I'm sure this isn't news to you: Fewer and fewer companies are offering pensions to their employees. Existing traditional pensions are being frozen or eliminated all over the place, at companies such as Motorola, 3M, and elsewhere.

That can sure seem like a raw deal (and it often is!), after we've seen our parents and grandparents living off of pensions that supplemented Social Security (which is often not enough to live off of). But I'm here with some good news: You can duplicate the security of a pension -- at a cost, of course. You can buy yourself income for life.

I'm talking about immediate lifetime annuities, which are offered by many insurance companies. You pay a big lump sum upfront, and then you receive a set sum for the rest of your life. There are some variations to this, of course. You may, for example, elect to receive payments for just a certain number of years. You may elect to include payments for a surviving spouse. You may opt for inflation-adjusted payments, too. These variations can add to or subtract from the cost of your annuity, and they may be worth it.

Lifetime annuities may not be perfect for everyone, but they can be very useful for many. A Wharton School/New York Life study concluded that "lifetime income annuities are the most cost-effective and secure asset class for generating guaranteed retirement income for life."

Running the numbers
Here are a few examples of what you might expect to receive, derived from an online annuity calculator:

  • A single 65-year-old man in Colorado paying $200,000 can expect to receive around $1,294 monthly in retirement -- which comes to $15,528 per year.
  • A married 60-year-old couple in New Jersey paying $200,000 can expect to receive around $1,197 monthly in retirement -- which comes to $14,346 per year.
  • A married 55-year-old couple in California paying $200,000 can expect to receive around $1,098 monthly -- which comes to $13,176 per year.

Note that, of course, plunking down $400,000 will offer you twice as much income, and you'll pay more or less depending on your age, gender, location, and so on. You might also get a good deal by buying an annuity now that begins payments in 10 or 15 years.

Hold on ...
Of course, things are rarely as simple as they seem, right? For one thing, know that these purchases aren't generally FDIC insured, like your bank account is. So if you buy one, be sure to buy it from an insurance company that you expect to be around for a long time. You might even split your purchase between several companies -- perhaps buying a $100,000 policy from this company and a $200,000 policy from that one.

Also note that you might get a better deal when interest rates are higher, as they're likely to be, eventually. So if you don't need to buy right now, it might make sense to wait a bit, or to space out several purchases.

Regardless, be sure to learn more before you sign anything. You don't get your money back in these deals, except perhaps if you pay a penalty. You'll have money to live off of, but your heirs won't benefit from it.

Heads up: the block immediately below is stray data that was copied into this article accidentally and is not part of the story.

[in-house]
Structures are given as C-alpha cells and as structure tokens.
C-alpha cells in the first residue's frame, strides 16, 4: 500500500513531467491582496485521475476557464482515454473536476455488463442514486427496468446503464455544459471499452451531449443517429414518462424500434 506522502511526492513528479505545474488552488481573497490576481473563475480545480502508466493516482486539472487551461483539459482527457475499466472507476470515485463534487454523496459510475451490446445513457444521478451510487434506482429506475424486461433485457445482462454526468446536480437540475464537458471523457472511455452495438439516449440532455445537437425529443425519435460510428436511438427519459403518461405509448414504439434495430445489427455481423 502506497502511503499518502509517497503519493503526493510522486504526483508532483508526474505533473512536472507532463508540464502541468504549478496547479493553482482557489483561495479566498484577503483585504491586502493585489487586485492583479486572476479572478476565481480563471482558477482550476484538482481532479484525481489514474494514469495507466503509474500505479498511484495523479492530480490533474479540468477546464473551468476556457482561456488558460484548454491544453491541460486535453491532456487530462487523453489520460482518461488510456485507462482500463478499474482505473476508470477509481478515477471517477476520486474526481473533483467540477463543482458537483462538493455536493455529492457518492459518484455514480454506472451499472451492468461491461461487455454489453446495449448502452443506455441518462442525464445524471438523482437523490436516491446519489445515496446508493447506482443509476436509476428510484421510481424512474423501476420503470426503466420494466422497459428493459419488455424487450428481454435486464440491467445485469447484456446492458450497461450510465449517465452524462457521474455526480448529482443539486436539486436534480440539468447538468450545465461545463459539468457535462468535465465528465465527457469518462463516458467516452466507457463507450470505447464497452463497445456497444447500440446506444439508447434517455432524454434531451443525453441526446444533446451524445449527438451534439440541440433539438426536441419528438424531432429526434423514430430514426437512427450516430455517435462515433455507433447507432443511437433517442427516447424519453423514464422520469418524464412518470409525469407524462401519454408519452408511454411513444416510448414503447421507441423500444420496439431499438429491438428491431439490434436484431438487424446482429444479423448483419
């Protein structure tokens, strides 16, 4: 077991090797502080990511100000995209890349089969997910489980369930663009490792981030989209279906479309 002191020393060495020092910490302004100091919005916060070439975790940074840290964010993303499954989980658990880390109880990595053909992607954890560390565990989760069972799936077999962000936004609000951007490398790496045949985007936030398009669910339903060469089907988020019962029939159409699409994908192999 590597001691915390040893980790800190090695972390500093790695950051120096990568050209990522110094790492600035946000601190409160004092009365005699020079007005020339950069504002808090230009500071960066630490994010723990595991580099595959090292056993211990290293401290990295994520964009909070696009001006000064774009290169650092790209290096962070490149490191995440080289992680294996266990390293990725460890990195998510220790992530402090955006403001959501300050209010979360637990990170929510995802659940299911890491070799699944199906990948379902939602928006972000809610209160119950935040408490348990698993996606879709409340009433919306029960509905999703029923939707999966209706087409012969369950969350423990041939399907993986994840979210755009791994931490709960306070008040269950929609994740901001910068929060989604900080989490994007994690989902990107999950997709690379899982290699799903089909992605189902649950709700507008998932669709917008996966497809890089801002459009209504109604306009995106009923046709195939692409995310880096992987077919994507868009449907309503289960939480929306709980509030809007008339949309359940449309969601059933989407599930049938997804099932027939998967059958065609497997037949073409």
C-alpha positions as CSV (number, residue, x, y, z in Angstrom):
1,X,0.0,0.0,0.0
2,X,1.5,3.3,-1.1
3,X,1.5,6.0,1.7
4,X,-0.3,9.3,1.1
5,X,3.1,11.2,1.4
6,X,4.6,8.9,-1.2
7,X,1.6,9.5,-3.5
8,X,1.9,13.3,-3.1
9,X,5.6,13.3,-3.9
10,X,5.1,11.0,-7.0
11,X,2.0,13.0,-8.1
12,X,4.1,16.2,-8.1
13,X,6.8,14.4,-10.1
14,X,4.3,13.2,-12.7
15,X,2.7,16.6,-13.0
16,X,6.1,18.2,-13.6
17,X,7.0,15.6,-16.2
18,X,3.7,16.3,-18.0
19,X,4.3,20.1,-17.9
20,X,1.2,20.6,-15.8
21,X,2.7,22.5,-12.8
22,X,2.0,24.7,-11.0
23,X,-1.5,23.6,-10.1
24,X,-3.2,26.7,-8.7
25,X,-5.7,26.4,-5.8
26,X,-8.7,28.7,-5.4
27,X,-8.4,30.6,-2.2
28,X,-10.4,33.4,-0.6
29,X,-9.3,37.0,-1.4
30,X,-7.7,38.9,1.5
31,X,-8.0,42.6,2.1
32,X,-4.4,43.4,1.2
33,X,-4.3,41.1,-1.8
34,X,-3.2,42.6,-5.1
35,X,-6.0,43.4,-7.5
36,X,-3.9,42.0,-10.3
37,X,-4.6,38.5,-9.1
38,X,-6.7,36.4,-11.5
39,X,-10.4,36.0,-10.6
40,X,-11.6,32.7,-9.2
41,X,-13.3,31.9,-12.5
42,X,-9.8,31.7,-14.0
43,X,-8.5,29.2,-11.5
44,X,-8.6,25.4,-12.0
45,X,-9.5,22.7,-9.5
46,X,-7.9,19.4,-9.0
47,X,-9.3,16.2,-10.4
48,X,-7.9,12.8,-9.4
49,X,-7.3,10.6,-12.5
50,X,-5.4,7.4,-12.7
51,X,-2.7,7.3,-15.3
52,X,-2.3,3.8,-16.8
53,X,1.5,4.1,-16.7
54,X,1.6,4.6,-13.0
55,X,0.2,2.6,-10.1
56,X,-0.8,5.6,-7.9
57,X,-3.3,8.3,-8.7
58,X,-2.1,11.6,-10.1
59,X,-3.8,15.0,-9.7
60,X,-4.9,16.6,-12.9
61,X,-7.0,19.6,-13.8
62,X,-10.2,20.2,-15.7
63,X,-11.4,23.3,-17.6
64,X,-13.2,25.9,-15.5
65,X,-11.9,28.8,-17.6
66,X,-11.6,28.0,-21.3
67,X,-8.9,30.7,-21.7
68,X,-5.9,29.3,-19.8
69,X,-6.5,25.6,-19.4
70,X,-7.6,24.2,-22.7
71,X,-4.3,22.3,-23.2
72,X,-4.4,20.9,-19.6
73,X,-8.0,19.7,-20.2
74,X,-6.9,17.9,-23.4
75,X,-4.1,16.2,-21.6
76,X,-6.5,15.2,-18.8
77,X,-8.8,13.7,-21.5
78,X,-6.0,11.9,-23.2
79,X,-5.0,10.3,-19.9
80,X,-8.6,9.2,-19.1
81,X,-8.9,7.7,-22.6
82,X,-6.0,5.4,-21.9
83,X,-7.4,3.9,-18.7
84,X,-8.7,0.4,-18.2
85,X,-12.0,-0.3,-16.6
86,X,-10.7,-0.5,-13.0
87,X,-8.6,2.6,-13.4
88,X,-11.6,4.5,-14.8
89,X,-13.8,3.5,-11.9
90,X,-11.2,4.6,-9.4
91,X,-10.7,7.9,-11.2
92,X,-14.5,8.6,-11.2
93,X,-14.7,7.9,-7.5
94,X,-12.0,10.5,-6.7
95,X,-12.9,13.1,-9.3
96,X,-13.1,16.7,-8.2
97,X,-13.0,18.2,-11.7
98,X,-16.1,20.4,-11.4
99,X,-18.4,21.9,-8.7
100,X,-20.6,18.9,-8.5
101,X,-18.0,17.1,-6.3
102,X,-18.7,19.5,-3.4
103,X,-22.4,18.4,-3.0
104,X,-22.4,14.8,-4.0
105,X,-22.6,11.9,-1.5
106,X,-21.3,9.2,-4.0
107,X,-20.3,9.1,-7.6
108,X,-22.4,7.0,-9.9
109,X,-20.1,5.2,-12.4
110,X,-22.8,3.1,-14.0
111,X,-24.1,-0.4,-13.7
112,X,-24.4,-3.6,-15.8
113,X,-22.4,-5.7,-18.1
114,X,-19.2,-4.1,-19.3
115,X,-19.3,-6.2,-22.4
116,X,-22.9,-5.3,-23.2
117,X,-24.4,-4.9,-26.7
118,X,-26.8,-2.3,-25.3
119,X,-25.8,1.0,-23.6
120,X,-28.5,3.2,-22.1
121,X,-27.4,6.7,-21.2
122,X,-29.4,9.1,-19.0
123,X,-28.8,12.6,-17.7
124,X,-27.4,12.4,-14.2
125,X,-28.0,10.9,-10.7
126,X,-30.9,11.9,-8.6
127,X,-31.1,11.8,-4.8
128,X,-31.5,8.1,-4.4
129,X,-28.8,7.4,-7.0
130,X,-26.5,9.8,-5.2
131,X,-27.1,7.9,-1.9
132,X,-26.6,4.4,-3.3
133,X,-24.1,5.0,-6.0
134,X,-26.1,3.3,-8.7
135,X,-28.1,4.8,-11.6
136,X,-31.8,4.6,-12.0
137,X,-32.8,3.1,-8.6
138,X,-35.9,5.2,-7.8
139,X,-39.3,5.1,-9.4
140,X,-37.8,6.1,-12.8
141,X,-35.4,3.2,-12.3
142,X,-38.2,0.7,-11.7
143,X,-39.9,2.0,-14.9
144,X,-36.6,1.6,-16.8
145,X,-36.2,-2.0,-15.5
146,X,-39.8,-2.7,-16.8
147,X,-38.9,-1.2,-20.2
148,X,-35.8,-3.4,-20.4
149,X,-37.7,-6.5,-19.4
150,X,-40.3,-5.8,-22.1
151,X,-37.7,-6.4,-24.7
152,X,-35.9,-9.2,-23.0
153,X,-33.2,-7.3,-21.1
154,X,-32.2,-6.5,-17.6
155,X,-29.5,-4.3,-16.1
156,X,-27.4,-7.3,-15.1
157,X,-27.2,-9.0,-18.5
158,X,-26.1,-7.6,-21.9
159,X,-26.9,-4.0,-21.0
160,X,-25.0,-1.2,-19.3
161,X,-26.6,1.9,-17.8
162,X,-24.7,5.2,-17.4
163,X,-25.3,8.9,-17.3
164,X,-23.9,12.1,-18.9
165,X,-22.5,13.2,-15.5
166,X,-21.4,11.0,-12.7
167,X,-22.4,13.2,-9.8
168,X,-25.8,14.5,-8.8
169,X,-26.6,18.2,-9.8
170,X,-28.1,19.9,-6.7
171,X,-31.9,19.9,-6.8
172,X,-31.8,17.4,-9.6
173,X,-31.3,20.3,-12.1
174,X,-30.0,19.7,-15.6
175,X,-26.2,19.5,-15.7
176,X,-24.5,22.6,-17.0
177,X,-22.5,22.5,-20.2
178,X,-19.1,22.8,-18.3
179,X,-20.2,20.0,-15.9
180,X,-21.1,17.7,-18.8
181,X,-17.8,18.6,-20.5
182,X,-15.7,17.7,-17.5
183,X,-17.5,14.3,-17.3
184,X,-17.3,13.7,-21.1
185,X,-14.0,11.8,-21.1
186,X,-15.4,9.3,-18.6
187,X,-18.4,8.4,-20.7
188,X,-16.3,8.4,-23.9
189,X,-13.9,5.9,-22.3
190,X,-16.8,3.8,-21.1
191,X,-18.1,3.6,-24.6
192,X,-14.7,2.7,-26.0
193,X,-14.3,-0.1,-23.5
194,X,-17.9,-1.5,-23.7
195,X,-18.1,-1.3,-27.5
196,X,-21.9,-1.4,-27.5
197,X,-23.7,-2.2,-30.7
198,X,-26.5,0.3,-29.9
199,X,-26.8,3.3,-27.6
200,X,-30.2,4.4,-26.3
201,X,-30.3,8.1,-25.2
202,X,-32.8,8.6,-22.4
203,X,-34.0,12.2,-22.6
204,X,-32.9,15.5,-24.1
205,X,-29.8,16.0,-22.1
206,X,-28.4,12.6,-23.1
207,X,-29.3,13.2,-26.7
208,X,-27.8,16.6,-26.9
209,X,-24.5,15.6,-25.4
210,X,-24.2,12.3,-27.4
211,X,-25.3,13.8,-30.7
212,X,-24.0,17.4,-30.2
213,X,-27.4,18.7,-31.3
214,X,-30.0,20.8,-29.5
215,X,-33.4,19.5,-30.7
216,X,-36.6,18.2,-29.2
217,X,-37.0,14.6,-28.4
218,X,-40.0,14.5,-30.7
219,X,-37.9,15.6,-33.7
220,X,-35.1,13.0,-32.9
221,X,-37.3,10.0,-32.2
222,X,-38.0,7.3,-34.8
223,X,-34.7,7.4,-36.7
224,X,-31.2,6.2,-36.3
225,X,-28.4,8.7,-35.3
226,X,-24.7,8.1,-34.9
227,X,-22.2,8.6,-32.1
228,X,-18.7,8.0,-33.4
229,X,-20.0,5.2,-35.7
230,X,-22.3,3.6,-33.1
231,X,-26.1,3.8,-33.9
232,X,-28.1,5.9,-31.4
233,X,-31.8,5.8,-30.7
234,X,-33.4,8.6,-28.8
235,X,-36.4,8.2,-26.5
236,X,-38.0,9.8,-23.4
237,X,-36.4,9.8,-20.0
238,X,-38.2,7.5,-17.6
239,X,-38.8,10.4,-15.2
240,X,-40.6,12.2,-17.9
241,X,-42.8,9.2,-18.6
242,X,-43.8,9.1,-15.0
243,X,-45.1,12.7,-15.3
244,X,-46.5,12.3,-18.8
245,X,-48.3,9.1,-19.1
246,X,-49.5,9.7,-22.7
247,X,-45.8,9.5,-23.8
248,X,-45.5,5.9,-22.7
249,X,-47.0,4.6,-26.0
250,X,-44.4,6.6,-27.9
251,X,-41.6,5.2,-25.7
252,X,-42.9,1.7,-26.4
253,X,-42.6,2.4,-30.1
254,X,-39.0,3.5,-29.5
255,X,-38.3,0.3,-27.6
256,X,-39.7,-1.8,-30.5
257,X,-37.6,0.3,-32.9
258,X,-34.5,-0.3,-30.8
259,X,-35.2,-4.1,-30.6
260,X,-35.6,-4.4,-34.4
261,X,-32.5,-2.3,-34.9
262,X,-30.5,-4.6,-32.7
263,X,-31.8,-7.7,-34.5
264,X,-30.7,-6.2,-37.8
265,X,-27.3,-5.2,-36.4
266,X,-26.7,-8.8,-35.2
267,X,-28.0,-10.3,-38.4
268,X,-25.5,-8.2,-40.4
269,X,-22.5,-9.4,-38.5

Another option
If you can handle a little more risk, you might aim to build an alternative source of income, via a bundle of dividend-paying stocks. The main benefit there is that if you can live off the dividends, you can still leave the stocks to your loved ones.

Below are a handful of stocks that have earned four or five stars (out of five) from our CAPS investment community and that sport dividend yields of more than 3%. Imagine a $200,000 portfolio with $25,000 invested in each. The table below shows you what you can expect to receive in dividends from them this year:


CAPS stars

Dividend yield

Annual payout





ConocoPhillips (NYSE:COP)




Campbell Soup




Duke Energy (NYSE:DUK)








McDonald's (NYSE:MCD)




Altria (NYSE:MO)




NYSE Euronext (NYSE:NYX)







Data from Motley Fool CAPS.

See? That's a significant income right there. Better still, companies tend to increase their dividends over time. If these payouts grow by a very reasonable 7% per year over 25 years, you'll end up receiving more than $50,000 annually at the end of the period. Of course, some of your companies may fall on hard times and reduce their dividends, but others will likely increase their payouts at an even faster clip.

Learn more
Don't despair that a regular income is beyond your grasp in retirement. One way or another, you can make a pension-like income happen. Let us help you.

For detailed guidance on retirement planning, I invite you to test-drive -- for free -- our Rule Your Retirement newsletter service. A free trial will give you full access to asset allocation models, calculators, and all past issues. It regularly offers promising stock and mutual fund ideas, too.

Click here to get started. There's no obligation to subscribe.

Longtime Fool contributor Selena Maranjian owns shares of McDonald's and 3M. Duke Energy is a Motley Fool Income Investor selection. Intel and 3M are Motley Fool Inside Value picks. The Fool sold puts on Intel. NYSE Euronext is a Motley Fool Rule Breakers recommendation. The Motley Fool is Fools writing for Fools.